The research program in my laboratory focuses on the hormonal regulation of behavior. Our efforts are directed at understanding sex differences in the neural circuits underlying fear and anxiety. In particular, we are interested in how neurosteroids, steroid hormones synthesized in the brain, modulate affective behavior through interactions with neurotransmitter-gated ion channels such as glutamate and GABAA receptors. Several brain regions involved in emotional behavior, including the hippocampus, amygdala, and bed nucleus of the stria terminalis, have been shown to be sensitive to neurosteroids and thus, may prove to be sexually dimorphic loci within relevant neural circuits. We are currently looking at the modulation of fear and anxiety in rats by allopregnanolone, a progesterone metabolite that enhances GABAergic transmission. To this end, we are applying molecular, biochemical, and behavioral techniques to our rodent model and are involved in active collaboration with established systems neuroscience labs.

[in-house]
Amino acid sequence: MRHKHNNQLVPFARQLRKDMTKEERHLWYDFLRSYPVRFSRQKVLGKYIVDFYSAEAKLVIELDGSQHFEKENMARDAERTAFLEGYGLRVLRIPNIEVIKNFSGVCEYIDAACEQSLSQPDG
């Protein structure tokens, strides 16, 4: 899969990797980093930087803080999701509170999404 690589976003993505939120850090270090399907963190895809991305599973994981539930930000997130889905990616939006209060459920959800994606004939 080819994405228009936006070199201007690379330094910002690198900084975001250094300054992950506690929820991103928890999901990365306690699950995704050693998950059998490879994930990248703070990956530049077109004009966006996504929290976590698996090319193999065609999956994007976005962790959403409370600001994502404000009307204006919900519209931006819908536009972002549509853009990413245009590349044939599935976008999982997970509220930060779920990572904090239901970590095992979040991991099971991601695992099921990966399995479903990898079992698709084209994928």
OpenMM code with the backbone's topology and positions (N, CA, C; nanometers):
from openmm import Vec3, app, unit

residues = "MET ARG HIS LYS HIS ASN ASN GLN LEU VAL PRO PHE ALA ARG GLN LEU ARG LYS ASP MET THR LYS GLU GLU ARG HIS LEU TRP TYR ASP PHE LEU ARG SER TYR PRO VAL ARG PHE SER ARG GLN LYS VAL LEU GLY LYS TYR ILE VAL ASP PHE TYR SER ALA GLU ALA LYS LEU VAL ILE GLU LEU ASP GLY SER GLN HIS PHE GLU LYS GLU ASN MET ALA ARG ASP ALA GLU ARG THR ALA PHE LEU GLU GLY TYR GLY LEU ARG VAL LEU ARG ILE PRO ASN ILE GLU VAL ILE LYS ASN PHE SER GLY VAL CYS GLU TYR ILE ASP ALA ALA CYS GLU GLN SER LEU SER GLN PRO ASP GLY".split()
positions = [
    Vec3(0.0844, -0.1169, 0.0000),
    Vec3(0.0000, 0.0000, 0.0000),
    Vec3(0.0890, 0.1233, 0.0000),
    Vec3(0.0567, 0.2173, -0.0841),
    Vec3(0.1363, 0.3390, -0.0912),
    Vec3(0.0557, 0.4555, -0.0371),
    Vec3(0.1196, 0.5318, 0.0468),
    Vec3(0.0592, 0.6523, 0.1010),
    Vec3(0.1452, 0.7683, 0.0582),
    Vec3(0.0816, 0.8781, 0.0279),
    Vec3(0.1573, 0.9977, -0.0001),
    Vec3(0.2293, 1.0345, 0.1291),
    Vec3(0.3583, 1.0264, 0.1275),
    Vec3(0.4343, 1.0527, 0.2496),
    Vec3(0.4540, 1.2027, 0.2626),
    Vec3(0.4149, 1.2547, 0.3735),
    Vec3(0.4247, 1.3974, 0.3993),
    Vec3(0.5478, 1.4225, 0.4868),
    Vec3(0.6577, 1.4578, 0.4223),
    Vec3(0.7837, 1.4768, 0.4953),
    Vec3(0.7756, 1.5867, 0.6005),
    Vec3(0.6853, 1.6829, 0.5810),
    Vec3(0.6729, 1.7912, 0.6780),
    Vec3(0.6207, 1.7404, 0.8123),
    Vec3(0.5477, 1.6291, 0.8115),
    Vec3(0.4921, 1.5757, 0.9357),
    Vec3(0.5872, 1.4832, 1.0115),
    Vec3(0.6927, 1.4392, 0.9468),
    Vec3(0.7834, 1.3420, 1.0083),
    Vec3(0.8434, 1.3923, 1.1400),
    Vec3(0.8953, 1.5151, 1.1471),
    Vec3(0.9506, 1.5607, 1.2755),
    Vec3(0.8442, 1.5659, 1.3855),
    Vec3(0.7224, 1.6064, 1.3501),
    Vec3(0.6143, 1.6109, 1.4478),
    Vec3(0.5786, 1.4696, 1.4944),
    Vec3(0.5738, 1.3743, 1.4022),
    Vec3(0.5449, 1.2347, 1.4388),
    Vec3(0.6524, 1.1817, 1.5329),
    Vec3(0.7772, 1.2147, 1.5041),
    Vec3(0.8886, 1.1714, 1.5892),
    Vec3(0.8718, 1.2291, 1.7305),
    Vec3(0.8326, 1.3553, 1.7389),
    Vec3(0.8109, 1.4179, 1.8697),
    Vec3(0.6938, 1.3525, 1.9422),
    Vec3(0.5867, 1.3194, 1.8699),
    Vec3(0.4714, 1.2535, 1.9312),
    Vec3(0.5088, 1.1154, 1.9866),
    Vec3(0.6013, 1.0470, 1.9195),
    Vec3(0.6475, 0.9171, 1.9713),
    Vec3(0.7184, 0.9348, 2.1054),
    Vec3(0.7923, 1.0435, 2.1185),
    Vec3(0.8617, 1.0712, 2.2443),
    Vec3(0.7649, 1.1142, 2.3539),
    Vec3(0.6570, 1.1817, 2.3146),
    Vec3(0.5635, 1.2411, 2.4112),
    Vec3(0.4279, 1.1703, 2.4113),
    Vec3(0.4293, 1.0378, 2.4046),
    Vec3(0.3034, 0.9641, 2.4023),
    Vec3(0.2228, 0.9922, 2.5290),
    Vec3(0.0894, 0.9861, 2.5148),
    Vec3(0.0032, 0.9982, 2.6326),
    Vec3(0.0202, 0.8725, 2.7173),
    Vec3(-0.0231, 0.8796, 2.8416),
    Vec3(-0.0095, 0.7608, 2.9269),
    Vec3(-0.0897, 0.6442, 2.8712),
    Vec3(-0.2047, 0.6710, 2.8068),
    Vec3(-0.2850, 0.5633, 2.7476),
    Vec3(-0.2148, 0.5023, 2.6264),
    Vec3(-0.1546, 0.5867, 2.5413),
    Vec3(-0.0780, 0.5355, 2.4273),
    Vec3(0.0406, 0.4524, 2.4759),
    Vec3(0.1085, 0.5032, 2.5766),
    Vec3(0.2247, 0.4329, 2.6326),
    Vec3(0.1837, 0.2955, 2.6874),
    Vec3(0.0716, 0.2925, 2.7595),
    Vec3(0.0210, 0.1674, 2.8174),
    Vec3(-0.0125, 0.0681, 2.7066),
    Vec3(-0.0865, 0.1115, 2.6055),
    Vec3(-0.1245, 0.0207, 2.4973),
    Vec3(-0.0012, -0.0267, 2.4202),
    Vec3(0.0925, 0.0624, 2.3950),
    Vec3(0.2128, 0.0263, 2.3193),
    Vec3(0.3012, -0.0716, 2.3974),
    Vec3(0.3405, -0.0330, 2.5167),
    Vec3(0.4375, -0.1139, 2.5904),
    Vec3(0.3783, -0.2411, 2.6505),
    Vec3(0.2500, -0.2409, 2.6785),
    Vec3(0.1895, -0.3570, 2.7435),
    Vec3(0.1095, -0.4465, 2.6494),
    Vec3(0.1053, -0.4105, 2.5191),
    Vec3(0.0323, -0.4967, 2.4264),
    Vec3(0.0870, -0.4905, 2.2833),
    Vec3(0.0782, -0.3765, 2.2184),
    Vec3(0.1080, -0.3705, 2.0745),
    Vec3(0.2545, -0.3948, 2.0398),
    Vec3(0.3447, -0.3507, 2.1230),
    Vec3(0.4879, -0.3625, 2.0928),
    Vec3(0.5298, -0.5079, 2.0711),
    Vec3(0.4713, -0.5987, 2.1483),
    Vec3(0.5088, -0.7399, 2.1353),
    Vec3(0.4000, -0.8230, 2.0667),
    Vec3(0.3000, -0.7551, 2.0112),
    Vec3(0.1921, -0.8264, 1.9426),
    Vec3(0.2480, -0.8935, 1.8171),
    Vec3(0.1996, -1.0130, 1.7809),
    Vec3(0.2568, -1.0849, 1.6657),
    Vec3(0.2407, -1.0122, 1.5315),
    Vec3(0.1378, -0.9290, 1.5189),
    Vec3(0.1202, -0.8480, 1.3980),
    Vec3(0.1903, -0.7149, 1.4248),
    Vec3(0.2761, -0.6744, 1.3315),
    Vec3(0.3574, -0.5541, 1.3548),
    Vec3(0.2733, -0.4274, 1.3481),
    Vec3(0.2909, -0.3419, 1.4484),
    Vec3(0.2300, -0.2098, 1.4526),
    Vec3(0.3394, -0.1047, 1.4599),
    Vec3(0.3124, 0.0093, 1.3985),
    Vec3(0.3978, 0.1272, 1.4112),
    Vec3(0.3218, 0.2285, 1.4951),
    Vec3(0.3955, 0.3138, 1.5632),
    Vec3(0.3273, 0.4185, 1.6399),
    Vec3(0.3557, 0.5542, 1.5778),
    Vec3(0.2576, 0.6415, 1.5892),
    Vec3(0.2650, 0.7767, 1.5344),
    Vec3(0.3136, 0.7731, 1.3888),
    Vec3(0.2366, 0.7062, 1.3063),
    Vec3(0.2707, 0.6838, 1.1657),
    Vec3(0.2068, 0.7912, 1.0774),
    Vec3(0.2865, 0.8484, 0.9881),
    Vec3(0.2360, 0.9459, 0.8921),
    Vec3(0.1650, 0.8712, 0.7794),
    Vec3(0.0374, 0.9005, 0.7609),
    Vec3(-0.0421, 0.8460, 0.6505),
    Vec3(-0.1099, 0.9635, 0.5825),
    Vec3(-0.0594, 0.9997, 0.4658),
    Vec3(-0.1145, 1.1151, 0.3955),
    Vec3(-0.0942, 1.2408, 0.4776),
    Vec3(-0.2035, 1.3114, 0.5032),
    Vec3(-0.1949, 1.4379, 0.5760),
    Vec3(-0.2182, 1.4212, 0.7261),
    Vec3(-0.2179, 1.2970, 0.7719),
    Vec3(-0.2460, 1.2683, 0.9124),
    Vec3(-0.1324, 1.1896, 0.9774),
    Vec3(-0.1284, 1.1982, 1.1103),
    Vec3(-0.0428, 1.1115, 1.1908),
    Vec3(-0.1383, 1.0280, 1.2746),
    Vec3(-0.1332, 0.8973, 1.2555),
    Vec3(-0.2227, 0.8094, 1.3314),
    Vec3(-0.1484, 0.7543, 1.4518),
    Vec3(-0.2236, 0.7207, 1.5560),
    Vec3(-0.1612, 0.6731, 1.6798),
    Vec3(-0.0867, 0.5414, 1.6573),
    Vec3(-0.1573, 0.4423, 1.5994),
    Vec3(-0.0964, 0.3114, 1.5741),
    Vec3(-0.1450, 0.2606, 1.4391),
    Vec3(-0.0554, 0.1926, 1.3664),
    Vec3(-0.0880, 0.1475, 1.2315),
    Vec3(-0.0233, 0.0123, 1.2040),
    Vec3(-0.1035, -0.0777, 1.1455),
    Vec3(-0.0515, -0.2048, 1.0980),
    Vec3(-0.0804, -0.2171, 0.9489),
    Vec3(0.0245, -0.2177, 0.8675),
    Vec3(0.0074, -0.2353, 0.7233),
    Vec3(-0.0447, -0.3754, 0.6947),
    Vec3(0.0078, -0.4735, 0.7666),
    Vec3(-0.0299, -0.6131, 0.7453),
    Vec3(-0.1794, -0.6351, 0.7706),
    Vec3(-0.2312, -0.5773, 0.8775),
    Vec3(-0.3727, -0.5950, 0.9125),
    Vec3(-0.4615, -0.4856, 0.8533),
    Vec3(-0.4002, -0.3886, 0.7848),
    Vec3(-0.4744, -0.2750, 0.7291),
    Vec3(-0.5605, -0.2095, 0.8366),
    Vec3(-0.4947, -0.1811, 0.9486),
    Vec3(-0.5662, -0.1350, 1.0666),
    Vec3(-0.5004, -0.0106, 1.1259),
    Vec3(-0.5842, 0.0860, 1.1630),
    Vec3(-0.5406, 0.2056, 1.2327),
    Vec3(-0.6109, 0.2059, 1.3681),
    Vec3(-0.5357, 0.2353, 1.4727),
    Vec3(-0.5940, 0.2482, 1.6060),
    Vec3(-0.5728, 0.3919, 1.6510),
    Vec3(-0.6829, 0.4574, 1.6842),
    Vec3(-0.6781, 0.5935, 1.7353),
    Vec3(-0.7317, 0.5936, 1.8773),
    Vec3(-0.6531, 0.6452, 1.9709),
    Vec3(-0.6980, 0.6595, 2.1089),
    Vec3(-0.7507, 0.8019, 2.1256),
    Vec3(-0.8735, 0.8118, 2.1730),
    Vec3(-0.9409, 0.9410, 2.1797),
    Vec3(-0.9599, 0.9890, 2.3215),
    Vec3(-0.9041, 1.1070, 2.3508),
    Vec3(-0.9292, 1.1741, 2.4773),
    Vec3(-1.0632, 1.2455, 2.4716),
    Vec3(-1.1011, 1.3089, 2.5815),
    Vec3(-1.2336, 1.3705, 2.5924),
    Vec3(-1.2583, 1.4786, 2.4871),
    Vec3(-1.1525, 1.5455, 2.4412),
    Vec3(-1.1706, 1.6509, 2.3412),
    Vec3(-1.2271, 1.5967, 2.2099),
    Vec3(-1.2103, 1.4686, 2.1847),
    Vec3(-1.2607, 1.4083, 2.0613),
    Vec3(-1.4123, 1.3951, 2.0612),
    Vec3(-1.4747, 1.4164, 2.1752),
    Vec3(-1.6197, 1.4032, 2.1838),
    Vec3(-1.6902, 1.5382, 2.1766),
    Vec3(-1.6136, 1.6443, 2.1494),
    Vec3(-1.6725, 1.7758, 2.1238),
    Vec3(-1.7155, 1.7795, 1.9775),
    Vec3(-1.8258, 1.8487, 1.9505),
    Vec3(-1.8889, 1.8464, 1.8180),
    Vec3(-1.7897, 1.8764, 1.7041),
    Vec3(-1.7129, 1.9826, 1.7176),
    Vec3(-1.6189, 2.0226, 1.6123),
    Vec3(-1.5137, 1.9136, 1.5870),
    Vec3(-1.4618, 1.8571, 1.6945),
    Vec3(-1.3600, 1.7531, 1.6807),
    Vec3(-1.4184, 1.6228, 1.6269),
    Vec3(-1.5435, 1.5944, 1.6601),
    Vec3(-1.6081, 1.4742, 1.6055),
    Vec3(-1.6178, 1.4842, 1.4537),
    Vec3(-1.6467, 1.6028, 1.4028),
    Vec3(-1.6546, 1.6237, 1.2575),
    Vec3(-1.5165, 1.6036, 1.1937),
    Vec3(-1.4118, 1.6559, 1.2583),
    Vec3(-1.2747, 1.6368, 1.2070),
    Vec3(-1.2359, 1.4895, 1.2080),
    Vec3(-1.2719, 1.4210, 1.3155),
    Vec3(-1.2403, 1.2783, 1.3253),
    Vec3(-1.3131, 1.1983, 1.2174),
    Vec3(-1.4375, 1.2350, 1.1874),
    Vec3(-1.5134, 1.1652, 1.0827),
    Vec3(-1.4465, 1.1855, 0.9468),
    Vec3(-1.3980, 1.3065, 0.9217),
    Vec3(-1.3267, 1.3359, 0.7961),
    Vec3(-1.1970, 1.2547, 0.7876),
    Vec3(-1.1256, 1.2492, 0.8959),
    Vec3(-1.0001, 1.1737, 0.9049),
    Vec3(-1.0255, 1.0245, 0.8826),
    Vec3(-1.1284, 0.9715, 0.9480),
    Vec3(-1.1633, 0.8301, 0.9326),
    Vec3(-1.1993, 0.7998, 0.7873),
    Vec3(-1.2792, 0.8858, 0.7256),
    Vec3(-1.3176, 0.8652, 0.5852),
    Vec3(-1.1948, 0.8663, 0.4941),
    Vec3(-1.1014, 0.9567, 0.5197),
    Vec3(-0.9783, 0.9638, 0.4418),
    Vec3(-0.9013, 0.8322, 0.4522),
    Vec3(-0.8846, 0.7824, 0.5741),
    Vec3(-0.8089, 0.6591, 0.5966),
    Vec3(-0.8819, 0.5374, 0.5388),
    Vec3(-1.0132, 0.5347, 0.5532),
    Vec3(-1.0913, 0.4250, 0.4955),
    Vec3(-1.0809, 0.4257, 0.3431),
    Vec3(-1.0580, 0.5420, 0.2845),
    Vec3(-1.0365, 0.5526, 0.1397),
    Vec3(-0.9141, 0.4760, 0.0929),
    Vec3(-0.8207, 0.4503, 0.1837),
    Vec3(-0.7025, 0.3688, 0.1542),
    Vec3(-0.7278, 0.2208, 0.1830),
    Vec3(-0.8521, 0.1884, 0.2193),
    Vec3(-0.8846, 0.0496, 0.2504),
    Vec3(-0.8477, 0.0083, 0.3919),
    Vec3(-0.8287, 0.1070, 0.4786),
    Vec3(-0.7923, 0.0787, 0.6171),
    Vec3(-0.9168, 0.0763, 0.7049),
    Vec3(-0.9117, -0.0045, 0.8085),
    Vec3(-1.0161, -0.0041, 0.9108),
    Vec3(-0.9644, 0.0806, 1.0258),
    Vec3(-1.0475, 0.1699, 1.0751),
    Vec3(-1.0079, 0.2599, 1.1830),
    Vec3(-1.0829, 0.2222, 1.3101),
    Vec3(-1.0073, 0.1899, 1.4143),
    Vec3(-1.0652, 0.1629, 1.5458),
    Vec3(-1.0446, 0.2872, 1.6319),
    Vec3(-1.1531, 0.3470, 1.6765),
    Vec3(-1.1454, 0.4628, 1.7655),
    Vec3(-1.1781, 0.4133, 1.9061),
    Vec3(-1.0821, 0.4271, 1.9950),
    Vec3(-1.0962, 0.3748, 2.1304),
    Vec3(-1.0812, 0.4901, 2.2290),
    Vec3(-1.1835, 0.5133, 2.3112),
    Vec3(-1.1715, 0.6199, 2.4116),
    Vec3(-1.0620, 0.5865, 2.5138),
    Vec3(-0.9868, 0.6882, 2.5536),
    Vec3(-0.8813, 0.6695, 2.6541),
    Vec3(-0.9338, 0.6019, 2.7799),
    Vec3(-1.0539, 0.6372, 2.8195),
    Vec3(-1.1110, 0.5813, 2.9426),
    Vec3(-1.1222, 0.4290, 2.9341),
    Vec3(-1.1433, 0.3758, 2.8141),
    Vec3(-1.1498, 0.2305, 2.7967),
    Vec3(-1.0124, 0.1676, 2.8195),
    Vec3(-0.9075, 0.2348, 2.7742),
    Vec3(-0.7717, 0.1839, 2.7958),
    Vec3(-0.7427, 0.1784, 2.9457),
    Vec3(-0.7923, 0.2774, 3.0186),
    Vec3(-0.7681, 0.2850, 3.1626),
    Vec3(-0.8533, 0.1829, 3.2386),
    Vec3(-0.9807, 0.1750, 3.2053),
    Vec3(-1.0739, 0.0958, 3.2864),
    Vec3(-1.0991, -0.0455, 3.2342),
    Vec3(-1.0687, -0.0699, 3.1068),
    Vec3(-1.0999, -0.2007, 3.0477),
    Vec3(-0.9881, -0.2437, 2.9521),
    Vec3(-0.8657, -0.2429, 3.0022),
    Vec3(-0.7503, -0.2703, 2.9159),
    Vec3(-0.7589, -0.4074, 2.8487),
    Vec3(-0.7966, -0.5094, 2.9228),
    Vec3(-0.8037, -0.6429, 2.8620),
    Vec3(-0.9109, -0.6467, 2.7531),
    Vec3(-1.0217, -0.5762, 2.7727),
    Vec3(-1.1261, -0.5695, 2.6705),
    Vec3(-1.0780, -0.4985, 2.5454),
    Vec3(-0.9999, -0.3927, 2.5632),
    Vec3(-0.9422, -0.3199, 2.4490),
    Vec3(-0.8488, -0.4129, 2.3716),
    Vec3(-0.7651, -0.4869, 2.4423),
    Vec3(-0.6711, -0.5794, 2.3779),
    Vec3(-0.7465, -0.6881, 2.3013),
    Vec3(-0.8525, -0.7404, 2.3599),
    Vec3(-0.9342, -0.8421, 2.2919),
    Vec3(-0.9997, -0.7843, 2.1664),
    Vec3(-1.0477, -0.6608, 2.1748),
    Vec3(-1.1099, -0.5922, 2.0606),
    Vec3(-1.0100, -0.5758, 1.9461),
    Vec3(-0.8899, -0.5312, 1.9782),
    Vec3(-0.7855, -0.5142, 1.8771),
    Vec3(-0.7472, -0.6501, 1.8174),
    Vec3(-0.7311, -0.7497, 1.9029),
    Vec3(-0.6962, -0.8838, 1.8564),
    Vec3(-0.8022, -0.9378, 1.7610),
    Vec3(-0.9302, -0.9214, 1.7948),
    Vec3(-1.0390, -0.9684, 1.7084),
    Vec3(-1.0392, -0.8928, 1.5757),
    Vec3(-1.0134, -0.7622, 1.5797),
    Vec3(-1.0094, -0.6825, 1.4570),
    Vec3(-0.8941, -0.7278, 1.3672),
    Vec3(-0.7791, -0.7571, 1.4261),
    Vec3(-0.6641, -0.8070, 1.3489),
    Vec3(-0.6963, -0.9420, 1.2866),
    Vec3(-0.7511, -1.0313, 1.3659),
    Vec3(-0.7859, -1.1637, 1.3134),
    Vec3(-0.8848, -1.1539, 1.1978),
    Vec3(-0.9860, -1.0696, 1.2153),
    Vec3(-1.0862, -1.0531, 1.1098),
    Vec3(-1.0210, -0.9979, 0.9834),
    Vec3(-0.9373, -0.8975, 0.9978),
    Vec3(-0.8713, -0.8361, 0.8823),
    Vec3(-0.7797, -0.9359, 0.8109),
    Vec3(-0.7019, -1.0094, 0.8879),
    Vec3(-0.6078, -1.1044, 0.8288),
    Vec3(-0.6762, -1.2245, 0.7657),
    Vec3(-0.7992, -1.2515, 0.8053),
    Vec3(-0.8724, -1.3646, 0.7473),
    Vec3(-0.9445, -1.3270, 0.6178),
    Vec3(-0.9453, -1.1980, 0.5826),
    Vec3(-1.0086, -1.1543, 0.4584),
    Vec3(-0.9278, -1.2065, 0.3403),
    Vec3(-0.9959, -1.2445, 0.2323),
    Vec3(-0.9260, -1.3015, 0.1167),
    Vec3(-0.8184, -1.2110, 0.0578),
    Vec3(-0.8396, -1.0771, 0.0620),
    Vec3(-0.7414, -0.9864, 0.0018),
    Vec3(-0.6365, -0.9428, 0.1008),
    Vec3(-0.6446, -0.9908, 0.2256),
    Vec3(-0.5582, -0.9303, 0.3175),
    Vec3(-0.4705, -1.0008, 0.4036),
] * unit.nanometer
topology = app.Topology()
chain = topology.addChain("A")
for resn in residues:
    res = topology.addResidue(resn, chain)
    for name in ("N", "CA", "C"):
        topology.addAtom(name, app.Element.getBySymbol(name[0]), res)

Acca, G.M., Mathew, A.S., Jin, J., Maren, S., and Nagaya, N. (2017) Allopregnanolone induces state-dependent contextual fear via the bed nucleus of the stria terminalis. Hormones and Behavior 7: 137-144.
Nagaya, N., Acca, G.M., and Maren, S. (2015) Allopregnanolone in the bed nucleus of the stria terminalis modulates contextual fear in rats. Frontiers in Behavioral Neuroscience 9:205.
Nagaya, N. and Maren, S. (2015) Sex, steroids, and fear. Biological Psychiatry 78: 152-153.
Nagaya, N. and Macdonald, R.L. (2001) Two γ2L subunit domains confer low Zn2+ sensitivity to ternary GABAA receptors. Journal of Physiology (London) 532: 17-30.
Nagaya, N. and Herrera, A.A. (1994) The effects of testosterone on synaptic efficacy at neuromuscular junctions in a sexually dimorphic muscle of the frog (Xenopus laevis). Journal of Physiology (London) 483: 141-153.
Accepting students Fall 2018